The Horse

NOV 2018

The Horse:Your Guide To Equine Health Care provides monthly equine health care information to horse owners, breeders, veterinarians, barn/farm managers, trainer/riding instructors, and others involved in the hands-on care of the horse.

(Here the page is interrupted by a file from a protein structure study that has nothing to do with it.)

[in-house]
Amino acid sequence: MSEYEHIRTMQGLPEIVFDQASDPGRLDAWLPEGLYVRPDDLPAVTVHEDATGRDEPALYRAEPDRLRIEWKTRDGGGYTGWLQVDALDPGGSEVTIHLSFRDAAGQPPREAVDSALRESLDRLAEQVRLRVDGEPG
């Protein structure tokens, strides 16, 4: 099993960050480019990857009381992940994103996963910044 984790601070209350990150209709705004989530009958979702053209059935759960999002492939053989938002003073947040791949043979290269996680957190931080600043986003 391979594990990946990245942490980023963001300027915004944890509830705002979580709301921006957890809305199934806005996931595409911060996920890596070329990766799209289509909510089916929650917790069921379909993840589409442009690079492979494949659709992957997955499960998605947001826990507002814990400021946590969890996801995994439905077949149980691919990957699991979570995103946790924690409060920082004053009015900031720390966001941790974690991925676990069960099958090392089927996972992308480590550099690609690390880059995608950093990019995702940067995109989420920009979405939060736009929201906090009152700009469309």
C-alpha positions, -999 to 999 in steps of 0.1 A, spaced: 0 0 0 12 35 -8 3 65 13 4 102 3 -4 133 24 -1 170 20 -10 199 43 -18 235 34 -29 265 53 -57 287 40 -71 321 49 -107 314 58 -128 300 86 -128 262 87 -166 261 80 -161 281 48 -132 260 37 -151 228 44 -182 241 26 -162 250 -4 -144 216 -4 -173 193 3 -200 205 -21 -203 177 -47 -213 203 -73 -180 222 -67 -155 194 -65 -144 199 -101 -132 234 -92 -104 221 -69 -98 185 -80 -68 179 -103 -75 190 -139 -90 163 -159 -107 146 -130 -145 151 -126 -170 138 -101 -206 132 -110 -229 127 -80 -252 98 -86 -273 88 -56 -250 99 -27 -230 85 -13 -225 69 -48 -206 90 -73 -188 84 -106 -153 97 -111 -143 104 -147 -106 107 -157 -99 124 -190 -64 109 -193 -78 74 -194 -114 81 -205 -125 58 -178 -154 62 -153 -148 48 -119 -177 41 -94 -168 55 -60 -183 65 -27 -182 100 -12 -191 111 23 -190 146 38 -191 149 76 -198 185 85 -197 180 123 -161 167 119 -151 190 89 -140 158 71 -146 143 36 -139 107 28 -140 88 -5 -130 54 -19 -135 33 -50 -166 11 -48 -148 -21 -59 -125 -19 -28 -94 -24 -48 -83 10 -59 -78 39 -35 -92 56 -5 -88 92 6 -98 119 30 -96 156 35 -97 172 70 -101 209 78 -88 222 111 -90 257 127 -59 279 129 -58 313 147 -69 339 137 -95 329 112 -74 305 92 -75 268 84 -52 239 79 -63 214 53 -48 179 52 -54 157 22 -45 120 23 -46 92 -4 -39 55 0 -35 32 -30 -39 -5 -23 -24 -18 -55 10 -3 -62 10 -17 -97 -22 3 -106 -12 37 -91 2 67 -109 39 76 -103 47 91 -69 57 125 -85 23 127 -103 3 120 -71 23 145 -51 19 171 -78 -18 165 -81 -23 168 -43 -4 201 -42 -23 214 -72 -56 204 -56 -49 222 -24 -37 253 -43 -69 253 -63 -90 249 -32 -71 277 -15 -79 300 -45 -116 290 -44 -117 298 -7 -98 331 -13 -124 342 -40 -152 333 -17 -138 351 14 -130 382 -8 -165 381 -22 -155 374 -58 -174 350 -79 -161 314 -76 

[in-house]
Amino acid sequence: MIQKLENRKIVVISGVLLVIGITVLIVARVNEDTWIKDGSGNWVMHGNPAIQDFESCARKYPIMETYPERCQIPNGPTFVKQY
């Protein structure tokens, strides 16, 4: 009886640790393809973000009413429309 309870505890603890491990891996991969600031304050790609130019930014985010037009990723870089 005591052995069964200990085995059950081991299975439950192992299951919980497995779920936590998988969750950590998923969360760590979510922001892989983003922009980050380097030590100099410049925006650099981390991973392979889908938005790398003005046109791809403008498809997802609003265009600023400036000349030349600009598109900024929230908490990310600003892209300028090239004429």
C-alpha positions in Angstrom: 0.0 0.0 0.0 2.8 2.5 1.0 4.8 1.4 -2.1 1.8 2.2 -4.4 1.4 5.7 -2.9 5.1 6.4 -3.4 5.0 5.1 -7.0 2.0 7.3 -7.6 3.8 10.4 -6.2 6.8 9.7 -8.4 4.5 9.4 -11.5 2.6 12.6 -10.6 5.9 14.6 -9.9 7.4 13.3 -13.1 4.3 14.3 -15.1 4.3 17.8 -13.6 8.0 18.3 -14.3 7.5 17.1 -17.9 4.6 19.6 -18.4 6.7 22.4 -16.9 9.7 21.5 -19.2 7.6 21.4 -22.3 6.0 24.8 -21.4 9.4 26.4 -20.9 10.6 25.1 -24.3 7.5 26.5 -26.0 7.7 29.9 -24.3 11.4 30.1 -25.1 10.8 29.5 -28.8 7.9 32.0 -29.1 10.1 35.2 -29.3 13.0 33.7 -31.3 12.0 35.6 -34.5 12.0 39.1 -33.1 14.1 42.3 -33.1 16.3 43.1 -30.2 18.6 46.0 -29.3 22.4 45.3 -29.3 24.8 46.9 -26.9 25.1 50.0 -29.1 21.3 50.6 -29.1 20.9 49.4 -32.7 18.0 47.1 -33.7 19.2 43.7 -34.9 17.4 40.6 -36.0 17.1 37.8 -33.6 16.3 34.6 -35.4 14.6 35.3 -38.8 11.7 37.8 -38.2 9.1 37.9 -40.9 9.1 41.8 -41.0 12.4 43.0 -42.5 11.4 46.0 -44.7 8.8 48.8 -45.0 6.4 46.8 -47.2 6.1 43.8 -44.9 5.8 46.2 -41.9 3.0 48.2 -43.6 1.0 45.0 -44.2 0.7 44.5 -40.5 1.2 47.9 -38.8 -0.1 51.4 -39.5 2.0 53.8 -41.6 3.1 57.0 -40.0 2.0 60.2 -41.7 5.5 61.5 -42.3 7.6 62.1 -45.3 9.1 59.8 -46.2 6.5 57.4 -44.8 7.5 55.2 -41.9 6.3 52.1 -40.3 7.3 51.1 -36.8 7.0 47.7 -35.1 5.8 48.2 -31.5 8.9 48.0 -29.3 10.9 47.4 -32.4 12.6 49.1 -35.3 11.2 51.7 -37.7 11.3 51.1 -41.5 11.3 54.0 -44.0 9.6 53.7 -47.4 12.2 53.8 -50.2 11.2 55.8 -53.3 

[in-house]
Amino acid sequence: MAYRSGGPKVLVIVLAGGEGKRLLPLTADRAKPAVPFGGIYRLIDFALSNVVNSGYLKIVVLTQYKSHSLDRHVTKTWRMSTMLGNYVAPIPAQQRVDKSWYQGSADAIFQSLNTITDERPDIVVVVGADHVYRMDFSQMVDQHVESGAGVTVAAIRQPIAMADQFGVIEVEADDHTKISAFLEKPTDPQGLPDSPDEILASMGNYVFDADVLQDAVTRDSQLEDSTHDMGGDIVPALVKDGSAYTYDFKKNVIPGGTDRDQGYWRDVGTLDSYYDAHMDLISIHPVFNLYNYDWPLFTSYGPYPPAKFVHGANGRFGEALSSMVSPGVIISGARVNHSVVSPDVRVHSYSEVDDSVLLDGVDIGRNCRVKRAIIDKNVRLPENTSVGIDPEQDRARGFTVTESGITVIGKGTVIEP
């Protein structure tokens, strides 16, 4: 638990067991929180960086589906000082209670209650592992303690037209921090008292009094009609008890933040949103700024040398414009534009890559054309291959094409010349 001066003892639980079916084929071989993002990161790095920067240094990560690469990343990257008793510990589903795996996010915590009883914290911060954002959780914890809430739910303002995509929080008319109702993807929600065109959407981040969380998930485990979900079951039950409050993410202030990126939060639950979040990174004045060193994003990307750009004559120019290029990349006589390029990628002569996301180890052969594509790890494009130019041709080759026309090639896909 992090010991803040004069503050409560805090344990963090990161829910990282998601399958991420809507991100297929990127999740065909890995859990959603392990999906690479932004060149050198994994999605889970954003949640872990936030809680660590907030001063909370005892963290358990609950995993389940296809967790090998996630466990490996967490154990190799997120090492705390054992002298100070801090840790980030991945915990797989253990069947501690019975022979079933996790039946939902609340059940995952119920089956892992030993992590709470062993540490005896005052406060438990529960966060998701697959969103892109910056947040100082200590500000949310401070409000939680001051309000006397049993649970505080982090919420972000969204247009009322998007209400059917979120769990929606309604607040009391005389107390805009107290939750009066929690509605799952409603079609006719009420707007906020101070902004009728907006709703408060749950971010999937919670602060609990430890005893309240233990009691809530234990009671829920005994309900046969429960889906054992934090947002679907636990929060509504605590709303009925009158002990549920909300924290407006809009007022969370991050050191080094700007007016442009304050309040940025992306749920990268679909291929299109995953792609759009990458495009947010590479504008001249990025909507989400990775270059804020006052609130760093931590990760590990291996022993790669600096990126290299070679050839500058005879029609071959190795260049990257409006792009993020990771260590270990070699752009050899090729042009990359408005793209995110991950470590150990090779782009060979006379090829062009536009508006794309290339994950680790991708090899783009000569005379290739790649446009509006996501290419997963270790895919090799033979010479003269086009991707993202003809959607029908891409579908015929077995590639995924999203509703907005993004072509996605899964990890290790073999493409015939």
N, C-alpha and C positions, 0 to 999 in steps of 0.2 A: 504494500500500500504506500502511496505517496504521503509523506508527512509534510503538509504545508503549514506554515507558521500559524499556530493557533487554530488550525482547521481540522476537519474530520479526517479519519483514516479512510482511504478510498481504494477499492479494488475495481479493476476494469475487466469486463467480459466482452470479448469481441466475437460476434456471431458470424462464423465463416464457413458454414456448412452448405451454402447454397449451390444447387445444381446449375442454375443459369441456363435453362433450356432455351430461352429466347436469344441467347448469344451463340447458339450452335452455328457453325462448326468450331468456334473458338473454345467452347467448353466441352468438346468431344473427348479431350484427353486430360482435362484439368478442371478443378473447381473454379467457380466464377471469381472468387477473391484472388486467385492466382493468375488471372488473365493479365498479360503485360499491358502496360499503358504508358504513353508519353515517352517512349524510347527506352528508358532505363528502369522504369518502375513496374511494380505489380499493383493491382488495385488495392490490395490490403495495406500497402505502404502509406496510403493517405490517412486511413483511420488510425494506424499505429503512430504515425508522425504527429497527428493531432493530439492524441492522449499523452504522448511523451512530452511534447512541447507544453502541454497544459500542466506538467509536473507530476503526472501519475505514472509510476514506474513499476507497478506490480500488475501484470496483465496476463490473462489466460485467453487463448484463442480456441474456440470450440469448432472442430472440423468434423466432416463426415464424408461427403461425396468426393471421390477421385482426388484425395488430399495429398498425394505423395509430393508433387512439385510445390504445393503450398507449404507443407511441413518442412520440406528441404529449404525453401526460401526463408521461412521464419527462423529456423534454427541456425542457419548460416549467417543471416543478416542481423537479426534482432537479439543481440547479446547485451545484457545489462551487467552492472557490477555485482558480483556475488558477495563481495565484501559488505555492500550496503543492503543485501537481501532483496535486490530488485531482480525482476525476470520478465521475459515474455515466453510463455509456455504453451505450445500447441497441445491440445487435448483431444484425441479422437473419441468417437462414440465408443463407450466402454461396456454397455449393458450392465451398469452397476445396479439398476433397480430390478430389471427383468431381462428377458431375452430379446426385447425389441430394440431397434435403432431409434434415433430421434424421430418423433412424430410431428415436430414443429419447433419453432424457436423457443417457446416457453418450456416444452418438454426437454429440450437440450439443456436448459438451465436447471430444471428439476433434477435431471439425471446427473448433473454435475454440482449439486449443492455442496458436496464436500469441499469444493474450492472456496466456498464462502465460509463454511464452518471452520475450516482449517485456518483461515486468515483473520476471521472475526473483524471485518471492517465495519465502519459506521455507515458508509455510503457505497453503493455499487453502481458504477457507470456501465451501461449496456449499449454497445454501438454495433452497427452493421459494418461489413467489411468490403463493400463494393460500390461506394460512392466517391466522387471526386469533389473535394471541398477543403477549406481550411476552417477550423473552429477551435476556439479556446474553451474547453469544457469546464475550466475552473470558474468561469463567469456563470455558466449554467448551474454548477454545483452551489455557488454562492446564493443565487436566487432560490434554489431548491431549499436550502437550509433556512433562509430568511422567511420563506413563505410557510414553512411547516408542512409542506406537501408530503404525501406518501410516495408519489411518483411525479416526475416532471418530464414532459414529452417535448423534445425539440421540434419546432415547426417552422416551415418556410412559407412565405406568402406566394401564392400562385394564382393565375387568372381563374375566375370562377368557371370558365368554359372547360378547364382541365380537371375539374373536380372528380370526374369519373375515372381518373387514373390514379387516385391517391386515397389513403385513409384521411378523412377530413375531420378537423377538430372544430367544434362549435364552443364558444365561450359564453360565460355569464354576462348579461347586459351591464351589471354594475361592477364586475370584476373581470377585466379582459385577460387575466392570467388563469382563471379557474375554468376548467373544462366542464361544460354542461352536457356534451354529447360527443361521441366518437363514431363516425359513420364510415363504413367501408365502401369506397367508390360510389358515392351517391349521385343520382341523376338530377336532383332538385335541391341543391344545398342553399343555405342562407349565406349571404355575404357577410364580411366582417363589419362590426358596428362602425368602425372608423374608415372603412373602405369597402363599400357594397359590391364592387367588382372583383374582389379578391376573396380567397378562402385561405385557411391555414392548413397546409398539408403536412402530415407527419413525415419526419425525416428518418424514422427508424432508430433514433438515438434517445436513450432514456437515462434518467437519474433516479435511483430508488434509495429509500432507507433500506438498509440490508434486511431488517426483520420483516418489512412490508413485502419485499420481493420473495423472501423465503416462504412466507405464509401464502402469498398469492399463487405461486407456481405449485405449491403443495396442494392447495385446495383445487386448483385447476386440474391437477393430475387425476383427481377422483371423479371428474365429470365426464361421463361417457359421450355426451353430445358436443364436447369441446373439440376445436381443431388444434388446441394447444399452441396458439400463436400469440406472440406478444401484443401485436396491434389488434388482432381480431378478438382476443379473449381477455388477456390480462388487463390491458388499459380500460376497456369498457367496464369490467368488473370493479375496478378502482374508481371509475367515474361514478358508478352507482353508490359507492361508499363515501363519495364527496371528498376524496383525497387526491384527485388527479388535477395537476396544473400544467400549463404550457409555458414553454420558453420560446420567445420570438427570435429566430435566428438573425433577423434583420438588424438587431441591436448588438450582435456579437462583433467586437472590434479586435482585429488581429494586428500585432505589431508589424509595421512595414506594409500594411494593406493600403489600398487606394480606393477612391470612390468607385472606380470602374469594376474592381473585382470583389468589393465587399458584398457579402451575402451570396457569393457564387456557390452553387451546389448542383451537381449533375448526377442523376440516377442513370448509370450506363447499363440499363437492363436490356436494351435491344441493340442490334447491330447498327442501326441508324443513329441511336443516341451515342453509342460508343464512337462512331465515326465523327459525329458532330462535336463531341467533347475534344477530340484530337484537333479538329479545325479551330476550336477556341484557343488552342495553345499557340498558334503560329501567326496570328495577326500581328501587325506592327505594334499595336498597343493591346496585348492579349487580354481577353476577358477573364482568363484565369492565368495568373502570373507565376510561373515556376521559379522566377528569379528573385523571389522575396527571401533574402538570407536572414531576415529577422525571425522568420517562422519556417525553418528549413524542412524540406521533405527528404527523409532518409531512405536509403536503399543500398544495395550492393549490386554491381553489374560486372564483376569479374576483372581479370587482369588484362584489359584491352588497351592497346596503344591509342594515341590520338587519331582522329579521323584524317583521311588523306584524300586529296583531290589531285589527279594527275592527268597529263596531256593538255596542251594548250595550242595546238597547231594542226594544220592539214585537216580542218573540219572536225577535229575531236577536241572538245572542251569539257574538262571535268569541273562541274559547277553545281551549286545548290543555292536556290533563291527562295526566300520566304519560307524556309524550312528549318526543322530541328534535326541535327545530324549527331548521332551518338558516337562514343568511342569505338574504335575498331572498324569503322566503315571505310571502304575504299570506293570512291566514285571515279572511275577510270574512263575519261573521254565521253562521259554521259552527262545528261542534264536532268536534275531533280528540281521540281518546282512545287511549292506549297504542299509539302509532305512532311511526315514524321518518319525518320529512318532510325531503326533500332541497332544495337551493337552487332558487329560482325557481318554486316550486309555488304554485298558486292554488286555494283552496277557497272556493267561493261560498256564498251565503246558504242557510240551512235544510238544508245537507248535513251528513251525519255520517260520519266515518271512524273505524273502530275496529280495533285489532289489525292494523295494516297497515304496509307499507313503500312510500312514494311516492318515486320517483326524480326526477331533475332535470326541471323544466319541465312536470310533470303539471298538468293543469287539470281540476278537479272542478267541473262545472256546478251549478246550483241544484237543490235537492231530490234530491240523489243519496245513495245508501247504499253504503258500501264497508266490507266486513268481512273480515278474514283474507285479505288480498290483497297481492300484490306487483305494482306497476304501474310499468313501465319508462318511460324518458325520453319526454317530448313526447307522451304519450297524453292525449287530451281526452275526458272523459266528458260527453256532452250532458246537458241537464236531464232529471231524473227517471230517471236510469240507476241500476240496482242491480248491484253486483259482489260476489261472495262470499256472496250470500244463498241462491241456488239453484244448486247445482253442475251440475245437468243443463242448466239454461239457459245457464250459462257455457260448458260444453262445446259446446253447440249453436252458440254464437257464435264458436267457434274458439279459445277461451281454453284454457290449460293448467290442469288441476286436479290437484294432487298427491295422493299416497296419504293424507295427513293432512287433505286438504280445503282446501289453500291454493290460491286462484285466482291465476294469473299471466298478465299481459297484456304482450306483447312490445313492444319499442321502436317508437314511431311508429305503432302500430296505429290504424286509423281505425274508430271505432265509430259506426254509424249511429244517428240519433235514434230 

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18 November 2018 The Horse | TheHorse.com "Many people don't realize the invest- ment it takes to get a mare pregnant, de- liver a foal, and raise the young horse to performance age," he says. "The reality is that you can buy a really, really nice horse that is already trained for less than that." When new clients ask Ryan Ferris, DVM, MS, Dipl. ACT, owner of Summit Equine, in Newberg, Oregon, about re- production services, he asks them about their intended use for the ensuing foal. "Most of my clients have bred a horse before and understand the responsibility of owning a horse," he says. "If they are a novice, I ask them if they are going to raise the foal for their own show career or riding enjoyment, or if they are planning on selling it." If the client plans to sell the foal, he en- courages them to research the going price for horses with similar futures. Searching sales ads for horses in the same competi- tive discipline with comparable lineages can offer a reasonable estimate for what that foal could bring. "I want the client to have a positive ex- perience with breeding, and this is a part of the planning process," he says. Although it's often less expensive to buy than to breed, the industry needs breed- ers to produce quality foals for buyers. So established breeders must consider each foal's future, too. "We never breed more horses than we are willing to support for their entire life- time, if need be," says Tricia Veley, who owns First Flight Farm, a 40-acre facility in Boerne, Texas, where she specializes in breeding quality dressage and hunter/ jumper prospects. She typically breeds 10 to 12 mares a year and also provides foal- ing services for other breeders' mares. "We don't fire-sale or bargain-price our horses; that's when horses become unwanted," she says. "They are all fairly priced, and we'll hold onto them and invest in their training until we find the right buyer." Other small-scale breeders are raising foals for their own performance program because breeding a mare and raising her foal offers an opportunity to replicate a prized competitive partner's traits. And it allows riders to be involved in every step of a young horse's development and training. That's why Amberleigh Moore, of Keiz- er, Oregon, has been breeding a handful of mares for her barrel racing program for the past 20 years. "When you've created, raised, and trained a foal, you know what you're getting, and you're not inheriting some- one else's problems," says the two-time National Finals Rodeo qualifier, who has won more than $750,000 with her current mount CP Dark Moon, aka "Paige." Moore and Veley are just two examples of small-scale breeders doing things right. In this article they and their veterinarians will share the secrets to successful small breeding programs. Matchmaking Breeding two horses was once based largely on geographical convenience. Frozen semen, cooled semen, and now embryo transfers have made top-notch bloodlines more accessible to breeders besides those in the Thoroughbred racing industry (who must breed via live cover). With such ease of access to semen, matchmaking is based as much on bal- ancing a horse's strengths and weaknesses as it is picking bloodlines. When Moore selects a stallion, she looks for one that complements her mare. "I have one mare that is smaller, so for her I've picked a stud that has a little bit more bone structure and muscle," she says. When Veley plans breedings for an upcoming season, she looks at the offspring from the previous seasons and determines whether she wants to improve on any of their attributes. In some cases she'll repeat the same cross. "I stay away from flash-in-the-pan trendy younger stallions," she says. "When I use younger stallions I'll look at what their sires and dams have done. It's always important to remember that even SMALL-SCALE SUCCESS Amberleigh Moore breeds a handful of mares, including CP Dark Moon, shown here, for her personal barrel racing program. KENT SOULE We never breed more horses than we are willing to support for their entire lifetime." TRICIA VELEY

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